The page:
Date: 28 August 2020

Manhunt for journalists, anti-Polish rhetoric, Putin threatens to intervene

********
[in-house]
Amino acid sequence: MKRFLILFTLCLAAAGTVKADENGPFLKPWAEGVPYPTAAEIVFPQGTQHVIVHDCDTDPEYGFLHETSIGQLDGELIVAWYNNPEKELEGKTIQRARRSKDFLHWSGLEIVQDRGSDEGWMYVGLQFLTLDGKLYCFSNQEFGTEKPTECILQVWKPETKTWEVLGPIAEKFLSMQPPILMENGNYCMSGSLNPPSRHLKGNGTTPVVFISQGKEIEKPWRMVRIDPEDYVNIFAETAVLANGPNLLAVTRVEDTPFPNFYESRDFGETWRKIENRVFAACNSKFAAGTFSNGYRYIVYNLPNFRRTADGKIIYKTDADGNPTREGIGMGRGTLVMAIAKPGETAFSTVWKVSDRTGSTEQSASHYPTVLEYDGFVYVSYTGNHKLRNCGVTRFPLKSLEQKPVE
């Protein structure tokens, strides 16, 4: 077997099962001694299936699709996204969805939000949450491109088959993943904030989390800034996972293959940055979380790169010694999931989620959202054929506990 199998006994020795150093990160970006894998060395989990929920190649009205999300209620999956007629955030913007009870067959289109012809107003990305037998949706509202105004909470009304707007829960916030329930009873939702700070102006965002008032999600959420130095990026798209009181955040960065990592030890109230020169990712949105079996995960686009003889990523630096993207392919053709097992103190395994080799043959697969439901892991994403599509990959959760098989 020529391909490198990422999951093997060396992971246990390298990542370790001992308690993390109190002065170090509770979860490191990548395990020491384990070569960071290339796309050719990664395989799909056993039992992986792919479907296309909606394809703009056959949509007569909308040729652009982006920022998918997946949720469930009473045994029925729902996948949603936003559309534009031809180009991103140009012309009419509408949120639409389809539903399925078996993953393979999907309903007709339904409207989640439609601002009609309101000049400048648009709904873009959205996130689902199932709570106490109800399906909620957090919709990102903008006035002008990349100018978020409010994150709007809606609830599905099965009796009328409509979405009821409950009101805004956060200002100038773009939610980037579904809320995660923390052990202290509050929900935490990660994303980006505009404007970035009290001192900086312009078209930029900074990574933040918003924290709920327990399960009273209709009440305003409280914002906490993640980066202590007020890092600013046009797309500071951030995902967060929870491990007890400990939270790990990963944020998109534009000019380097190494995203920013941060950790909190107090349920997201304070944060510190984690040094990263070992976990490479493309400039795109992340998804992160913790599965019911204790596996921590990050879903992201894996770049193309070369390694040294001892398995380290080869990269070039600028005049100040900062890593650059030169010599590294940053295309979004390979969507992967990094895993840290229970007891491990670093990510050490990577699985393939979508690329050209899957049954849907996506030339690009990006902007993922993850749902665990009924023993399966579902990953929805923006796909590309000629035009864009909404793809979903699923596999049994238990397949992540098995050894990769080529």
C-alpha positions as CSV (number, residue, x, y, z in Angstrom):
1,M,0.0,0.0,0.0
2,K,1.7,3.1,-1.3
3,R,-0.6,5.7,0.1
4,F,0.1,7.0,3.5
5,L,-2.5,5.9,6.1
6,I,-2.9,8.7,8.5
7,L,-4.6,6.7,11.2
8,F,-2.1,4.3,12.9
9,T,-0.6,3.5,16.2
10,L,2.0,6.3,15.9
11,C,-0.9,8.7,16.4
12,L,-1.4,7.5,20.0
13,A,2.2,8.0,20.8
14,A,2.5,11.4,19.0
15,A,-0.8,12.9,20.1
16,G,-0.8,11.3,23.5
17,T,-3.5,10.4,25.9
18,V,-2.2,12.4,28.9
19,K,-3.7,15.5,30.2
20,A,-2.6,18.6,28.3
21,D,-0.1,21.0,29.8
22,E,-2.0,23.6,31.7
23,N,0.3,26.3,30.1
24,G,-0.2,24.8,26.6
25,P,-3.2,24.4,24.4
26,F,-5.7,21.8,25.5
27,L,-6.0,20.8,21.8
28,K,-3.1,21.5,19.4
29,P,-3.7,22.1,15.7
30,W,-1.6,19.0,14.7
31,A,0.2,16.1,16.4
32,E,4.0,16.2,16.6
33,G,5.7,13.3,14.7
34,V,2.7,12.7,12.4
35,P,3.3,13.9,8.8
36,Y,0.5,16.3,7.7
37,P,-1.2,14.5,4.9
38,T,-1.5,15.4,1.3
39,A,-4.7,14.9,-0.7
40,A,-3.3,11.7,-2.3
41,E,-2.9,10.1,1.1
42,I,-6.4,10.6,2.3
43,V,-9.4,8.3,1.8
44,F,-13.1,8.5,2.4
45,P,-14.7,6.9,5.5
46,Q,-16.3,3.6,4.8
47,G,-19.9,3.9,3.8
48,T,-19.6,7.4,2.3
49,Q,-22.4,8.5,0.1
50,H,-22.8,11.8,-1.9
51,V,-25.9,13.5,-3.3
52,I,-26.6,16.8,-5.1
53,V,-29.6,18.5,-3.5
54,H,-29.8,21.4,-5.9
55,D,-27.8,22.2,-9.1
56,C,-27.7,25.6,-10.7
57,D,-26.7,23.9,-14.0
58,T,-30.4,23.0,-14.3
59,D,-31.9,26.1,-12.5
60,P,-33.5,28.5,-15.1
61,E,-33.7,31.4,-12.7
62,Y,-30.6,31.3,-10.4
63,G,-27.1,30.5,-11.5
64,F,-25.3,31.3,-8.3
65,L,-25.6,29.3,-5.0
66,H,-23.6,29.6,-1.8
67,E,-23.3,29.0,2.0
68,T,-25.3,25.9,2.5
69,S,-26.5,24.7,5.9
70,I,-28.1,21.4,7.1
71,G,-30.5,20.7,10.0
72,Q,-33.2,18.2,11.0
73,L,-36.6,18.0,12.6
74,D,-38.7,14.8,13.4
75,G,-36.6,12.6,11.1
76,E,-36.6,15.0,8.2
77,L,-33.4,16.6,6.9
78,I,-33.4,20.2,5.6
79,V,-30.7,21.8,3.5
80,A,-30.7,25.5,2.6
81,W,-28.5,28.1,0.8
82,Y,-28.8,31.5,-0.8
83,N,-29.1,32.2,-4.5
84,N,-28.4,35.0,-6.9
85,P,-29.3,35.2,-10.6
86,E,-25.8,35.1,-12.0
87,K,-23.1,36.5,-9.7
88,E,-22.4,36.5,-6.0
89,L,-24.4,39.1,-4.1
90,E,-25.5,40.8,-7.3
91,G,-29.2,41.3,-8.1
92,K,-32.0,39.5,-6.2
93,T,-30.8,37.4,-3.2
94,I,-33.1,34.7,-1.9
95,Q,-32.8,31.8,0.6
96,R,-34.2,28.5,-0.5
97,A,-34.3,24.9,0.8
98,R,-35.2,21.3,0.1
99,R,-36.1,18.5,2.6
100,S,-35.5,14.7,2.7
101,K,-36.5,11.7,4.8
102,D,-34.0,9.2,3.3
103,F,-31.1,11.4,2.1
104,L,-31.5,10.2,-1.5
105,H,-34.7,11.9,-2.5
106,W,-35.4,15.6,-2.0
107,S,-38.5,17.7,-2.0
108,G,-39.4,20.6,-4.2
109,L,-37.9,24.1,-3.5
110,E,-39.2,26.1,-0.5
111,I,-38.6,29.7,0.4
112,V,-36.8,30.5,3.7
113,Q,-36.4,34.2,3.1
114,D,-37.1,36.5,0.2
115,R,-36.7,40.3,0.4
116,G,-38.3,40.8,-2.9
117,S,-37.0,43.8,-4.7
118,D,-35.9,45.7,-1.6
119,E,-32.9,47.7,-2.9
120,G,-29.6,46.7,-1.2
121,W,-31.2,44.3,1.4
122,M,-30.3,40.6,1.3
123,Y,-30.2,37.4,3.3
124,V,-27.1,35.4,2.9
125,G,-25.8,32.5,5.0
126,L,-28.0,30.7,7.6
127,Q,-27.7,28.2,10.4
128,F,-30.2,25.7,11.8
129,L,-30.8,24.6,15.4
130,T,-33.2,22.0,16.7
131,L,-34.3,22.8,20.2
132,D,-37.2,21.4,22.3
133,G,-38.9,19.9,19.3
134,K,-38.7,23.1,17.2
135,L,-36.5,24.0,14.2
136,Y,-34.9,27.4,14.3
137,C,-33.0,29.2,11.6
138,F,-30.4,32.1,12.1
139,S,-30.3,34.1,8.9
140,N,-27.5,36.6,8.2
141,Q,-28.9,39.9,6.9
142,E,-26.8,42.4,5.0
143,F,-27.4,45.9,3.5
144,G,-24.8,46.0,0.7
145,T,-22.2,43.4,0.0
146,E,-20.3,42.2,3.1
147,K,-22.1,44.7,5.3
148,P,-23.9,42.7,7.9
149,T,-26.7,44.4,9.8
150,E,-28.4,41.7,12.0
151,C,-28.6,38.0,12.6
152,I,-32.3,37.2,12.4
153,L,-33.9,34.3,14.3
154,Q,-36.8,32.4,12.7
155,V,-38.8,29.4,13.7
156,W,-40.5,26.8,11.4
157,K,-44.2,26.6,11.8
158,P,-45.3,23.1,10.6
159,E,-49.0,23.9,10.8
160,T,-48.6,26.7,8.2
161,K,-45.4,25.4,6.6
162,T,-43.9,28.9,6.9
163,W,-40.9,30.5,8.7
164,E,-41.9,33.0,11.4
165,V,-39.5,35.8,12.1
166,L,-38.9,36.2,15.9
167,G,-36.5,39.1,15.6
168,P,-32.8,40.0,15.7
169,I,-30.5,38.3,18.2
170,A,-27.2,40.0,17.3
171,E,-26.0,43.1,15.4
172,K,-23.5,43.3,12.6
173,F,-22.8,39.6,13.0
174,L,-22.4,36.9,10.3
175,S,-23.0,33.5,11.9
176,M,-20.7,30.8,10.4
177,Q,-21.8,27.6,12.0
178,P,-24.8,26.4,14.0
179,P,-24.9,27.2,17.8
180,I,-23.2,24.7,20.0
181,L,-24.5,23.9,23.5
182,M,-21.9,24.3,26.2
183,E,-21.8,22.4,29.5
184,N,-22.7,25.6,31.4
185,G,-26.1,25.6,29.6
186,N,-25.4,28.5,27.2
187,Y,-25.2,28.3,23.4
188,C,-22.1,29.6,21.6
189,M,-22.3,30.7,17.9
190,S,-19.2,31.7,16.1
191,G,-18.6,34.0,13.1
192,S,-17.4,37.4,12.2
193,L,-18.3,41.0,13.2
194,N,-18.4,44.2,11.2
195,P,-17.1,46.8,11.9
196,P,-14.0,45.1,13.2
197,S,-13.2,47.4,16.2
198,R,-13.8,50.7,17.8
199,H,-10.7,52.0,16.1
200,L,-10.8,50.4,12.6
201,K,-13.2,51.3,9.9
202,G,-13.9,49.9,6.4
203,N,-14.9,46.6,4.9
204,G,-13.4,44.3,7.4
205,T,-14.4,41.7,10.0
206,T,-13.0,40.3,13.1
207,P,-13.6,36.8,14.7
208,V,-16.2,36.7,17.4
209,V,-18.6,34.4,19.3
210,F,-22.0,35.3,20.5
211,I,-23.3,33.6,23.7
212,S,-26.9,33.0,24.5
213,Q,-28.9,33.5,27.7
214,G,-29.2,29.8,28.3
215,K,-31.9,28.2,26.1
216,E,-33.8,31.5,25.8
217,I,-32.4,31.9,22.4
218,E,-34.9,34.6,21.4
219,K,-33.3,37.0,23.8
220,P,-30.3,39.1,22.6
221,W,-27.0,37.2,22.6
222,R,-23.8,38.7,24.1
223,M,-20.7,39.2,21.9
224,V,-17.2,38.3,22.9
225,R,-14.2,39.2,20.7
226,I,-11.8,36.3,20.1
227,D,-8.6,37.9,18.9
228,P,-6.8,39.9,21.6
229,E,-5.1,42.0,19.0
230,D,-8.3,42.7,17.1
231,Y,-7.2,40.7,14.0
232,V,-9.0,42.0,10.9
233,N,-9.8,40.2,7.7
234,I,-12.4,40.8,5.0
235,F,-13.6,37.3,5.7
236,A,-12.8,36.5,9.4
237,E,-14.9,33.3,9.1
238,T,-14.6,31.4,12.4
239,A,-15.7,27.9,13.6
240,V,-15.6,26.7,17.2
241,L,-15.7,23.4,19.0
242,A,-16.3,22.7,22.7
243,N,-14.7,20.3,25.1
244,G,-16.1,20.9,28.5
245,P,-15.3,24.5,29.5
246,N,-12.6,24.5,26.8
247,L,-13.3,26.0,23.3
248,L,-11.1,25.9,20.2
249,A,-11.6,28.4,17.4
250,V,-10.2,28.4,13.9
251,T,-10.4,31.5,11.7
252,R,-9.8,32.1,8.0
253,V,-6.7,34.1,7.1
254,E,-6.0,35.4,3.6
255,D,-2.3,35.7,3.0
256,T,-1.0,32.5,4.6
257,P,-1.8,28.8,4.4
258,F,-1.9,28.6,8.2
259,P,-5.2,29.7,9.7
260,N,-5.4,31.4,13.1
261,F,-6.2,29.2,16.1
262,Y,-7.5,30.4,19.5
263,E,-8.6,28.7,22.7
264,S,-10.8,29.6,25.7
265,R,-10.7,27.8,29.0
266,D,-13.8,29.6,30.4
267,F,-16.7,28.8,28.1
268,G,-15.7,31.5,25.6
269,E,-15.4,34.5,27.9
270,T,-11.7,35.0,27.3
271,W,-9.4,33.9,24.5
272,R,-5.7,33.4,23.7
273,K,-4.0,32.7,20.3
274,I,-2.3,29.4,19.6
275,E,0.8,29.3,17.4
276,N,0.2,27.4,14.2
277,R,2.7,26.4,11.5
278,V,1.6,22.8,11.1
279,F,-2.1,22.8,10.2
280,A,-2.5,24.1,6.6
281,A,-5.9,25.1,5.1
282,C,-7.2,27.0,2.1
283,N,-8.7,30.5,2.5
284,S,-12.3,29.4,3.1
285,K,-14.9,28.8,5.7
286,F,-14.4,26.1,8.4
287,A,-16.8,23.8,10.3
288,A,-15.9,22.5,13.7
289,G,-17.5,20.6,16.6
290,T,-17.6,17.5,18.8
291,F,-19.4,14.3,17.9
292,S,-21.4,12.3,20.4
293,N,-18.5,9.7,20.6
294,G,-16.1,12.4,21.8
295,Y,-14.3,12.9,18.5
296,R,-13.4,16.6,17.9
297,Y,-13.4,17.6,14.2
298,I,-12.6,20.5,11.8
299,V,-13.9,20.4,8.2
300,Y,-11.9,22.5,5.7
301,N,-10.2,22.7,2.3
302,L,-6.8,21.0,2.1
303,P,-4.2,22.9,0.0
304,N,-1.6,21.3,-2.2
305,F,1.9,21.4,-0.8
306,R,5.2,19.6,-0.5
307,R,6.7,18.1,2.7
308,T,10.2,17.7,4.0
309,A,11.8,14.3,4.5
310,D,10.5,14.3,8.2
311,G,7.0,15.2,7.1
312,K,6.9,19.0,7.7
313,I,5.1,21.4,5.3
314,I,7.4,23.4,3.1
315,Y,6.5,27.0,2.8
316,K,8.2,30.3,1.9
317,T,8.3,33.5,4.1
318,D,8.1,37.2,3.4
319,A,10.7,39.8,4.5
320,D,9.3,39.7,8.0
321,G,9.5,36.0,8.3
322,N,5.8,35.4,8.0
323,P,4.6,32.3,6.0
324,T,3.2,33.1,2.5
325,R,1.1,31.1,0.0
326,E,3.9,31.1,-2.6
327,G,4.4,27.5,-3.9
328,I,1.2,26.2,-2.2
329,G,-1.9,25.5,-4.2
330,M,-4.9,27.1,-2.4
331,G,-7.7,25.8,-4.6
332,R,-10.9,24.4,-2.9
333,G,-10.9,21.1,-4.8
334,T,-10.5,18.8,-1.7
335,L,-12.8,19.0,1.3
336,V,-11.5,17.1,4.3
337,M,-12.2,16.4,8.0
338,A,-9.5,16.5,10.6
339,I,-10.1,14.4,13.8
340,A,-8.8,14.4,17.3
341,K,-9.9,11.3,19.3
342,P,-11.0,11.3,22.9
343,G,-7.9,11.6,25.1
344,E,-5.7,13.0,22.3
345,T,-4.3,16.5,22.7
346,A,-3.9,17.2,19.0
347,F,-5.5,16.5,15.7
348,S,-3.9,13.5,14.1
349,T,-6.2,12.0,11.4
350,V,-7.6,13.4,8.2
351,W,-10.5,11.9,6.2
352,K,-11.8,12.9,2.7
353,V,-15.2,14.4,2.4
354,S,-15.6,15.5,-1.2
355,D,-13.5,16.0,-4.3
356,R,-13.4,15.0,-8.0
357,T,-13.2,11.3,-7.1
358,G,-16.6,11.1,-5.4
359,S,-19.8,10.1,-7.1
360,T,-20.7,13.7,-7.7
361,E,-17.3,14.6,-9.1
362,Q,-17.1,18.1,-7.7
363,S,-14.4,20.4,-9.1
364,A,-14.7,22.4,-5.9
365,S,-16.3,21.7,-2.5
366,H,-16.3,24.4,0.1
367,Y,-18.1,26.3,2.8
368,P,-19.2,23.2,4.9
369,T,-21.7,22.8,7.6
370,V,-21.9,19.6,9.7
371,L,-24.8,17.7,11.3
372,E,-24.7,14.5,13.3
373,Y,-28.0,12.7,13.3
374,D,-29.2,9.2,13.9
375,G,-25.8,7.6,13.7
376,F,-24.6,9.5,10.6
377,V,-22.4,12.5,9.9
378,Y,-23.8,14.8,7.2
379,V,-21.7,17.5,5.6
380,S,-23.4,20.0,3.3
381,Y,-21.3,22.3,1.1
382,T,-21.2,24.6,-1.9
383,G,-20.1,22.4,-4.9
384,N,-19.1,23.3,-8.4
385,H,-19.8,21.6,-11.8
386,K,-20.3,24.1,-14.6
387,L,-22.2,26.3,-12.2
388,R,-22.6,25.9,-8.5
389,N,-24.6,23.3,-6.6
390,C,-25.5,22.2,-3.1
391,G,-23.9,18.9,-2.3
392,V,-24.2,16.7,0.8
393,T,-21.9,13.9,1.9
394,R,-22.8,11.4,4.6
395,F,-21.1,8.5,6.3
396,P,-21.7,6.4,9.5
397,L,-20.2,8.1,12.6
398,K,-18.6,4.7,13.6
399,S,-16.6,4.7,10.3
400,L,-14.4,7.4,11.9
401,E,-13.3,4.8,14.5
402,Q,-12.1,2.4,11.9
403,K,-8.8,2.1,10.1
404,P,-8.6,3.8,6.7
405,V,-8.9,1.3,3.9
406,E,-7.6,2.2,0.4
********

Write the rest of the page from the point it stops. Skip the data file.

The Belarusian regime is intensifying repressions against protesters day by day. The police detained over 250 participants of the demonstration in the center of Minsk in the evening of August 27. There was also a raid on the journalists reporting on it – at least 40 of them were detained. Most of the journalists were quickly released, but a few were arrested. The power of protests outside the capital is weakening. Alexander Lukashenko will probably continue this strategy of suppressing the protests without large-scale and brutal street pacifications. As part of this approach, he is threatening Belarusians, but mainly the West, with possible Russian intervention – the idea is to focus the EU, the US or large Western European countries on diplomatically deterring such a scenario and seeking cooperation with Moscow while Lukashenko will gradually pacify the protests without exposing himself to severe sanctions from the West. That was the aim of Vladimir Putin’s words about the reserve forces of the Ministry of Internal Affairs prepared in response to Lukashenko’s request and ready for a possible transfer to Belarus. Putin’s words about the need to comply with the law in Belarus mean that Lukashenko has eventually become a hostage to Russia. Moscow reserves the right to intervene with its neighbor not only in case of external aggression, which is provided for in mutual allied agreements, but also to protect the current regime, against the opposition. Putin spoke about Belarus in an interview with Russian state television. On the same day, August 27, the heads of diplomacy of the two countries were on the phone. Sergey Lavrov and Vladimir Makei confirmed “The inadmissibility of external interference in internal political processes, attempts to destabilize the situation and the imposition of unilateral mediation services from the outside.” Minsk and Moscow accuse the West of conspiring to overthrow the Lukashenko’s regime. On August 27, he himself yet again accused Poland of counting on the annexation of the Grodno region “if Belarus breaks up.” On Thursday, the Ambassador of Belarus to Poland was summoned to the Polish Ministry of Foreign Affairs in response to further such accusations. The MFA of Belarus responded with summoning the chargé d’affaires of the Polish Embassy in Minsk. Meanwhile, NATO Secretary General – Jens Stoltenberg called on Russia “not to interfere” in Belarus. Stoltenberg met with Chancellor Angela Merkel in Berlin on August 27. In the meantime, Ukraine strengthened its position towards the Belarusian crisis. Kiev joined the EU position expressed through the statement of August 11 on the presidential election in Belarus which declared that it was neither free nor fair. The head of Ukrainian diplomacy informed that all contacts with the Belarusian side were frozen.

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